M1: downtime could have lasted weeks if not for contingency plans

January 22nd, 2013 | by Alfred Siew

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M1 has responded to criticisms of its 3G disruption last week by saying that its contingency plans had kicked in to cut the downtime from a possible 12 to 16 weeks to less than three days.

The telecom operator yesterday detailed how the fault was created in the early hours of January 15, and claimed that the network was fully restored by 6pm on January 17.

It is keen to prove its case because an upcoming investigation by the government regulator could well determine if it would face a heavy penalty for one of the country’s most serious outages.

In the early hours of January 15, an M1 vendor upgrading the transmission network had created sparks and smoke in its network centre while connecting a power cable to a rack of network equipment.

This set off one of the 88 water sprinklers there as well as a gas that is used to suppress fires. The water damaged one of the network switches that caused all the trouble for the telco and thousands of users islandwide, M1 explained yesterday evening in a press statement.

It said it had two contingency plans that kicked into action. It diverted traffic from the damaged equipment and increased the capacity on its important core network, which handled all its traffic.

Separately, the telco said it had to reconfigure 416 base stations, by connecting to the alternative network switch and making sure the traffic is balanced across the new equipment. This was followed by drive-by tests.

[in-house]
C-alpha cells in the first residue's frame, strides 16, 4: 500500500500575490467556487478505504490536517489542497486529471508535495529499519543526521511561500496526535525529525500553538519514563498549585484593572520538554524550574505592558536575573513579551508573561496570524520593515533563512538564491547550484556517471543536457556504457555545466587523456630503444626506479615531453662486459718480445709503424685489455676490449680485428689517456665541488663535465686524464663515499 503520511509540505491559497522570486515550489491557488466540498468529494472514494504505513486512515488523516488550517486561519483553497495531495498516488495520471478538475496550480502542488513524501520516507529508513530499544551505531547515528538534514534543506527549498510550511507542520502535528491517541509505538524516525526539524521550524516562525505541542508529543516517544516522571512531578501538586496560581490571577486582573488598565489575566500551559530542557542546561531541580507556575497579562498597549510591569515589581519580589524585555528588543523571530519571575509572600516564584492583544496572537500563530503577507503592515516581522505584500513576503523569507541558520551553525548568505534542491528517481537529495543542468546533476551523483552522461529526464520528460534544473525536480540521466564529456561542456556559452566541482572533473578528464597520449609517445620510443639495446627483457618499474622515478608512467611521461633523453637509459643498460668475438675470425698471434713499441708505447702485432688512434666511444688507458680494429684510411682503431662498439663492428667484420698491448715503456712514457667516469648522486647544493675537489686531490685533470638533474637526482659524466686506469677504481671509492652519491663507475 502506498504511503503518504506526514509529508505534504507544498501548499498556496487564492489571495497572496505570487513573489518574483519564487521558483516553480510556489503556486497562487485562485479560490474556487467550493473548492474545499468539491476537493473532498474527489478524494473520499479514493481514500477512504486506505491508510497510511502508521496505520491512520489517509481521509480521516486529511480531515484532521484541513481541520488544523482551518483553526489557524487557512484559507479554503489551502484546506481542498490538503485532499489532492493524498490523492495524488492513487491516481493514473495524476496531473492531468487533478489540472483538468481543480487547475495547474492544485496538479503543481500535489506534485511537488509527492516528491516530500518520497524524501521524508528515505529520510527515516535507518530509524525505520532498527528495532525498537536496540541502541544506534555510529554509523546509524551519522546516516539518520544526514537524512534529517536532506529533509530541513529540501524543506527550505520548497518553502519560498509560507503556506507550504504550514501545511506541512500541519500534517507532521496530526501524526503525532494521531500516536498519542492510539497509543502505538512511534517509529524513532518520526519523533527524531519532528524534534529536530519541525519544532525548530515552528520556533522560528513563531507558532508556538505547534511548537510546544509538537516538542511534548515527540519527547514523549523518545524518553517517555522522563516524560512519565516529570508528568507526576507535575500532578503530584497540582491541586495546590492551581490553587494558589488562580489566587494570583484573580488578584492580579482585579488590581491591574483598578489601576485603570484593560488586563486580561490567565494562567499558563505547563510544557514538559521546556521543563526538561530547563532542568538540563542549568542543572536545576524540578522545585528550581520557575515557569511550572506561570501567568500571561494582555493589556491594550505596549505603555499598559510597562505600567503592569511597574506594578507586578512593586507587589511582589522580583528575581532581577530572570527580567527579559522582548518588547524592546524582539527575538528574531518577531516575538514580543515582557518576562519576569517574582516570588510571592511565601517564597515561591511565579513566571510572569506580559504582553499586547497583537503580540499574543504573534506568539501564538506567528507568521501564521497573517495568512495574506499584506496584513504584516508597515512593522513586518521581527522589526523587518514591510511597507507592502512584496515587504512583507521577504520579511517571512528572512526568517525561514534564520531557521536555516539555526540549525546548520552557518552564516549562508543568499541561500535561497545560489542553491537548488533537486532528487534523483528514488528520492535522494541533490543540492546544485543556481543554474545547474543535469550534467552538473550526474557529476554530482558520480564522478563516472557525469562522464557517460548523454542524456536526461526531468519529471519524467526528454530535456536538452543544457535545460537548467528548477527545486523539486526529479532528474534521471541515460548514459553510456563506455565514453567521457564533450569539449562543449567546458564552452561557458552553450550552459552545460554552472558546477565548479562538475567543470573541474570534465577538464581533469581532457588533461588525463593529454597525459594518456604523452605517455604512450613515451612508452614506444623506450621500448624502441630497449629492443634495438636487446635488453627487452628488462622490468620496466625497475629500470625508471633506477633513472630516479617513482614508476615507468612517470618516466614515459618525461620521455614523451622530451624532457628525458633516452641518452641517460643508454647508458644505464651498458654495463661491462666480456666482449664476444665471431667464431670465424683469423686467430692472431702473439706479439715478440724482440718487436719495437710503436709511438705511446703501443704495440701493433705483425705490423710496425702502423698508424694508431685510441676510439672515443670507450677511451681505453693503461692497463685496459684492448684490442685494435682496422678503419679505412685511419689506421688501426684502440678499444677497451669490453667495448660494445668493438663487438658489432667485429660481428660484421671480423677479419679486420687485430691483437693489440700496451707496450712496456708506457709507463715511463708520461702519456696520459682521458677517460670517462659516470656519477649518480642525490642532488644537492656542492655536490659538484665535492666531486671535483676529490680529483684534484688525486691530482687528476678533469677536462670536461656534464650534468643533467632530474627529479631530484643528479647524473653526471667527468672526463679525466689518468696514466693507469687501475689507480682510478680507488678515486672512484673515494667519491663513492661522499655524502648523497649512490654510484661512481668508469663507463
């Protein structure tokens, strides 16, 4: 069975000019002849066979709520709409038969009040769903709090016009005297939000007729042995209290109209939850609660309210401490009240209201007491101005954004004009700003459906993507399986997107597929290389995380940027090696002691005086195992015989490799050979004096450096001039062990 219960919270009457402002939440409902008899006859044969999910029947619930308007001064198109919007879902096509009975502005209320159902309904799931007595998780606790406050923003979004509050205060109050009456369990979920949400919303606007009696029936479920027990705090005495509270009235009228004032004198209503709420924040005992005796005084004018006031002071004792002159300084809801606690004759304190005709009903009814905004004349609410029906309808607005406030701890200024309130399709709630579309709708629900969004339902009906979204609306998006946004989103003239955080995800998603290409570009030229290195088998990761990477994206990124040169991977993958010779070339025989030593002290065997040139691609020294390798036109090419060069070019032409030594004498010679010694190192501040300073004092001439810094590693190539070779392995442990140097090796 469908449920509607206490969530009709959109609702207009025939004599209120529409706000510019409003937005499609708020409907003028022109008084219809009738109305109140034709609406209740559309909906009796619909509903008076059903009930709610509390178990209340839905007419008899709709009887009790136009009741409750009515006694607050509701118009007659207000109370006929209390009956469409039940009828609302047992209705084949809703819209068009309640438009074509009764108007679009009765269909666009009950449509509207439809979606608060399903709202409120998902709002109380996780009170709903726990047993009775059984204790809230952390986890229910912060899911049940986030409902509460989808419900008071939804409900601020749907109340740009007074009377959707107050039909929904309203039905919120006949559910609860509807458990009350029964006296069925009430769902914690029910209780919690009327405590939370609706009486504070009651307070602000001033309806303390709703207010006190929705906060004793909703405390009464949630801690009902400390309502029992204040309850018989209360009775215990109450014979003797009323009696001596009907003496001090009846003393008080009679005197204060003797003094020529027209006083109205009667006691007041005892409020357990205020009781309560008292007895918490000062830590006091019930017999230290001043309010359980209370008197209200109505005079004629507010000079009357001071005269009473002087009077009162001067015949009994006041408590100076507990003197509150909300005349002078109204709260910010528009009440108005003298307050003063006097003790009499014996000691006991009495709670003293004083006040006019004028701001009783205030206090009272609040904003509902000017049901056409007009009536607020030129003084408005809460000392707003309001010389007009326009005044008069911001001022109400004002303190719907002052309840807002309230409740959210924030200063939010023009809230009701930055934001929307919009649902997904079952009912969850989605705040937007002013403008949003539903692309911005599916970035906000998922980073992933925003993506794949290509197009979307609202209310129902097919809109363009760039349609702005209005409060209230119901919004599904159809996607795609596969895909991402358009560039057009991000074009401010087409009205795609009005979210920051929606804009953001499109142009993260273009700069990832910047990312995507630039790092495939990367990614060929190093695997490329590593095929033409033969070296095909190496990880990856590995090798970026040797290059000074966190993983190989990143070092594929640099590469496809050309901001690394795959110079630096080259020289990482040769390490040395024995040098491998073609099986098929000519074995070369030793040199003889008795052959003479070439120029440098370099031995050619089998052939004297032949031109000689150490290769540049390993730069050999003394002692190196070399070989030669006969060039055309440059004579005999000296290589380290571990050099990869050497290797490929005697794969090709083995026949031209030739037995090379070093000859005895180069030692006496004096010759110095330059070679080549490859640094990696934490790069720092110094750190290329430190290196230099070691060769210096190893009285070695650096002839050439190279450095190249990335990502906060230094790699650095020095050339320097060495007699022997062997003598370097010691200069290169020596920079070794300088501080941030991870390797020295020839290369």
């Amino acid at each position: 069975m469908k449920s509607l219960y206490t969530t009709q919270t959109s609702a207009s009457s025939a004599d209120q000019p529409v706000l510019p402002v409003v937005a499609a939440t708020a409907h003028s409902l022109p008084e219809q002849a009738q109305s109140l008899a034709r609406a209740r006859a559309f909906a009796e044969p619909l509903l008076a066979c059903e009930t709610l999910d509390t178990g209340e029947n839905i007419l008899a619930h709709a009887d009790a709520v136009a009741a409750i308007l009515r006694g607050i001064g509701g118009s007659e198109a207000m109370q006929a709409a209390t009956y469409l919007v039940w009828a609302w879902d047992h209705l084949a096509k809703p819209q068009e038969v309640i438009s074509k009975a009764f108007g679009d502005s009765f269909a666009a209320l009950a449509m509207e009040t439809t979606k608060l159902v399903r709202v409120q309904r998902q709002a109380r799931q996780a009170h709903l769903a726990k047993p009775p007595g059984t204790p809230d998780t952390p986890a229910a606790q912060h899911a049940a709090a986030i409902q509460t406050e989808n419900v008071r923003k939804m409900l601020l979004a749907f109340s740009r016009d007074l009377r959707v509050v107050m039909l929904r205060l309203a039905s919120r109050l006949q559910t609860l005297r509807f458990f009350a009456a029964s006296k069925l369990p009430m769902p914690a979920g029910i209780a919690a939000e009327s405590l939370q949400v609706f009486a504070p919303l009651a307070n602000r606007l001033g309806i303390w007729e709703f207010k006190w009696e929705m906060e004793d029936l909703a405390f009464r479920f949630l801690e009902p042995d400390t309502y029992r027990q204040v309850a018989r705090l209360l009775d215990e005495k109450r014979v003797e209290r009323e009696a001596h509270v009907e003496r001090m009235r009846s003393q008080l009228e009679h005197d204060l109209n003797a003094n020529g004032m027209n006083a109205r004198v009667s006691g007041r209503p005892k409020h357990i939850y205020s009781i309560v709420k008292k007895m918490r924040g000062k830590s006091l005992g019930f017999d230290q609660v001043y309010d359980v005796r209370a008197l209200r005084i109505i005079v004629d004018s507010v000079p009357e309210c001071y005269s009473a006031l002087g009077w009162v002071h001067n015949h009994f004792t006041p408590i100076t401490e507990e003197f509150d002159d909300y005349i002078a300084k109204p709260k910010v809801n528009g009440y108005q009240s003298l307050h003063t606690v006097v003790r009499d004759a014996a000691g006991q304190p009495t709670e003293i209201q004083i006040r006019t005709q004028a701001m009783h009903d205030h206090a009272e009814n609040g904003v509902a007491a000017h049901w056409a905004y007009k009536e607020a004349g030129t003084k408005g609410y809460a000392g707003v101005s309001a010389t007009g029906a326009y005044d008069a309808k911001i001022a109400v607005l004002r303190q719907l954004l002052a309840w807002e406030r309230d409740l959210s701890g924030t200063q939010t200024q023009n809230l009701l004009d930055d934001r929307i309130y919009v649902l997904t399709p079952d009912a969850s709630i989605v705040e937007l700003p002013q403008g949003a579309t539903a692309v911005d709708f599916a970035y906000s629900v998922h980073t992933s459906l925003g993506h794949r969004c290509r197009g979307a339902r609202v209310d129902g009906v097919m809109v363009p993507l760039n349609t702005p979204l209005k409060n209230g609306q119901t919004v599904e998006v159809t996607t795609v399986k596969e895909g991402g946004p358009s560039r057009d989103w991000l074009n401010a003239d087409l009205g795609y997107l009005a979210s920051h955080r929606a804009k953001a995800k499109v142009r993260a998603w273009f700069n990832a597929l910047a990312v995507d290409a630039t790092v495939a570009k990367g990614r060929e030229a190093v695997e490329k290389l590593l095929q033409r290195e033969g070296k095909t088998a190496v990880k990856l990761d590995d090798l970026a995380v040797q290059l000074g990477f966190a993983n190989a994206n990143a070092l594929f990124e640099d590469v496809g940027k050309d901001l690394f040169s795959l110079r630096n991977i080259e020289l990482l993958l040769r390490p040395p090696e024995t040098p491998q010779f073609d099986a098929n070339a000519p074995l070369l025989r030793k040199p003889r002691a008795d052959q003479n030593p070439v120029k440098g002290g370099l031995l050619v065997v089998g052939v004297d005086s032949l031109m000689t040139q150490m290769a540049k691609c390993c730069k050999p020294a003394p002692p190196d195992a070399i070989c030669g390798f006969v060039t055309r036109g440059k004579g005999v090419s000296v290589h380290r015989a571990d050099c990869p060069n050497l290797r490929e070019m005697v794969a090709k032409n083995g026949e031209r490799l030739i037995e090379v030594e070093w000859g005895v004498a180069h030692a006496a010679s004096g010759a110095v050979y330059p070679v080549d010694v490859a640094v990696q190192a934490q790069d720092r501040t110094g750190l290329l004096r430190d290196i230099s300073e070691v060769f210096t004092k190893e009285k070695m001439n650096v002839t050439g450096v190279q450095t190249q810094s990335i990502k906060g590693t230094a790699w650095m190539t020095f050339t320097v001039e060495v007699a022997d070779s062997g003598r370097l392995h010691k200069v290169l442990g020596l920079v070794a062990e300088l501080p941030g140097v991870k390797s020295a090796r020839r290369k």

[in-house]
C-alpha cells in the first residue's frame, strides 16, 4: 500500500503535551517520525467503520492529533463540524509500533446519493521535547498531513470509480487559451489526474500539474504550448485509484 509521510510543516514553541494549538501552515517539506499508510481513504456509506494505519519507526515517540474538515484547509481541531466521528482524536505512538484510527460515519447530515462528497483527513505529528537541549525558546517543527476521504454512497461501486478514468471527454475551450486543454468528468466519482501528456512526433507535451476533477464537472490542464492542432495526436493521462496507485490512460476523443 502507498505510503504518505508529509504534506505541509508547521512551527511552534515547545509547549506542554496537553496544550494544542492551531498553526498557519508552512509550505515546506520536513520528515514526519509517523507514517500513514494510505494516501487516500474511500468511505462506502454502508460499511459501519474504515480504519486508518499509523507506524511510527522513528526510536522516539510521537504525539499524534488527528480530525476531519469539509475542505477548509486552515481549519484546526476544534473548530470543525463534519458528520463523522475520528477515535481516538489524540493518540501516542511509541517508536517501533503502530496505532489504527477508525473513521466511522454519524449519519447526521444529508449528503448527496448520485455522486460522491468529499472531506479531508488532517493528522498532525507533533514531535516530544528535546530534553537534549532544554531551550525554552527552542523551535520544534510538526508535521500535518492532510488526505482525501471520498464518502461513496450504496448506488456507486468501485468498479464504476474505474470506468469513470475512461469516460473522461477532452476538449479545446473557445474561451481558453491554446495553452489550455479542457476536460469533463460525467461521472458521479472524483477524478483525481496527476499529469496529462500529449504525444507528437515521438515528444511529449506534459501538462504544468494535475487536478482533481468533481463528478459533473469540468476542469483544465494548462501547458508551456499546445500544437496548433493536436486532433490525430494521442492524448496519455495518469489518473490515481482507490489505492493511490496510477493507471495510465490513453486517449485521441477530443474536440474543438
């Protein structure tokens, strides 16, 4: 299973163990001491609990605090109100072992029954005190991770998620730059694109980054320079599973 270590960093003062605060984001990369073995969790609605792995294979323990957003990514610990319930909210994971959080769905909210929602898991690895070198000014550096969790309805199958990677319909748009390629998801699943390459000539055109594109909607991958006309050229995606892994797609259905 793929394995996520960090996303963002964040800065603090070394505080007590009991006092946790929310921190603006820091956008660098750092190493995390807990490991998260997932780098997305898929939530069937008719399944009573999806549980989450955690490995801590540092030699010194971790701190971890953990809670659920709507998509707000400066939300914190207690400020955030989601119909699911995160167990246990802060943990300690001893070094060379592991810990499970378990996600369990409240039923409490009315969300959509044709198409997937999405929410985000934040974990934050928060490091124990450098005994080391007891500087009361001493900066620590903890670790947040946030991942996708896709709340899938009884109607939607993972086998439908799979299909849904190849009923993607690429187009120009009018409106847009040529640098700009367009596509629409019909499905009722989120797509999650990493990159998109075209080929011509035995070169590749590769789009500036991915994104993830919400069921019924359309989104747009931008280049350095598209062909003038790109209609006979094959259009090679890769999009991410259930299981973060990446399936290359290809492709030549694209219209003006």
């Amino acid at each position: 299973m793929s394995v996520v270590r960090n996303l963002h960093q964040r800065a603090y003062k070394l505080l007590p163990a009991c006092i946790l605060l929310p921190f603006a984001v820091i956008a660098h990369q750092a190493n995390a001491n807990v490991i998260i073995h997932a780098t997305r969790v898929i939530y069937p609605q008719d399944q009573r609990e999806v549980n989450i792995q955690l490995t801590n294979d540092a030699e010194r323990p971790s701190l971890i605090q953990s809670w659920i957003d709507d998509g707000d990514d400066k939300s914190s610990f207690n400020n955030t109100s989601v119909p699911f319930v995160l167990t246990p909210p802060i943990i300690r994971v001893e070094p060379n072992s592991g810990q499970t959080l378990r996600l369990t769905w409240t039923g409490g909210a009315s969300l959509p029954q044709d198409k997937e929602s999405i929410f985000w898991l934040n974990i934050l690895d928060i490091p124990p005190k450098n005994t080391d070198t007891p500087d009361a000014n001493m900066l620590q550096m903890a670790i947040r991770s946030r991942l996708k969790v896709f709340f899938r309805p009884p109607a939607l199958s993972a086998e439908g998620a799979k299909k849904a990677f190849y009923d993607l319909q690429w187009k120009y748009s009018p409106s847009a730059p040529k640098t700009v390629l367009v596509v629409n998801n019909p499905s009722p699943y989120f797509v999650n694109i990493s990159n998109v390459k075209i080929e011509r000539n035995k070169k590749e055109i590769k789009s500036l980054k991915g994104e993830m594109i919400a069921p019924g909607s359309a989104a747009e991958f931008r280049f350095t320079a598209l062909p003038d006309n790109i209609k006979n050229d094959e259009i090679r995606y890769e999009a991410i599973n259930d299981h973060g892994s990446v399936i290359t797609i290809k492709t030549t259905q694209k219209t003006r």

The incident had happened as M1 was creating a “network resiliency” plan that began in 2011 and was to complete by mid-2013, it revealed yesterday.

Understandably, users are still angry a week after the incident, despite an apology by the telco and an offer of free calls, messages and Internet surfing for three days.

Questions remain too about M1’s explanation. For example, why was there so little backup for such a critical mobile network switch and what was its solution if more than one had broken down or been damaged? Is this the standard that other telcos have adopted?

These are likely to be among the questions to be asked by the Infocomm Development Authority. It last week confirmed that it would be investigating this case and urged M1 to address customer concerns actively.

The regulator had fined M1 S$300,000 in 2011 for another network disruption, while handing out a S$400,000 penalty to SingTel for a more serious incident in 2012.



  1. Shame on you M1. You explanation does not makes sense at all. I suspect you are telling half truth to your subscribers.

  2. In a data center environment normally gas would be activated first before before water sprinklers Should the fire become uncontrollable the heat would have set the sprinkler pipe to burst to further suppress the damage. M1 should explain why both gas and water sprinklers are configured in such a manner? They should not be activated at the same time. M1 should also do equipment running test before plugging them live into the production area. It seems to suggest to me that M1 data center does not follow proper best practice.

  3. jk says:

    LTE network is still not up!! How can we say fully restored?

  4. Boh gas suppression says:

    If all 88 sprinklers were set off, will there be close to a year of “possible” downtime? But then again, why use water sprinklers instead of fire suppression gas in a data center?

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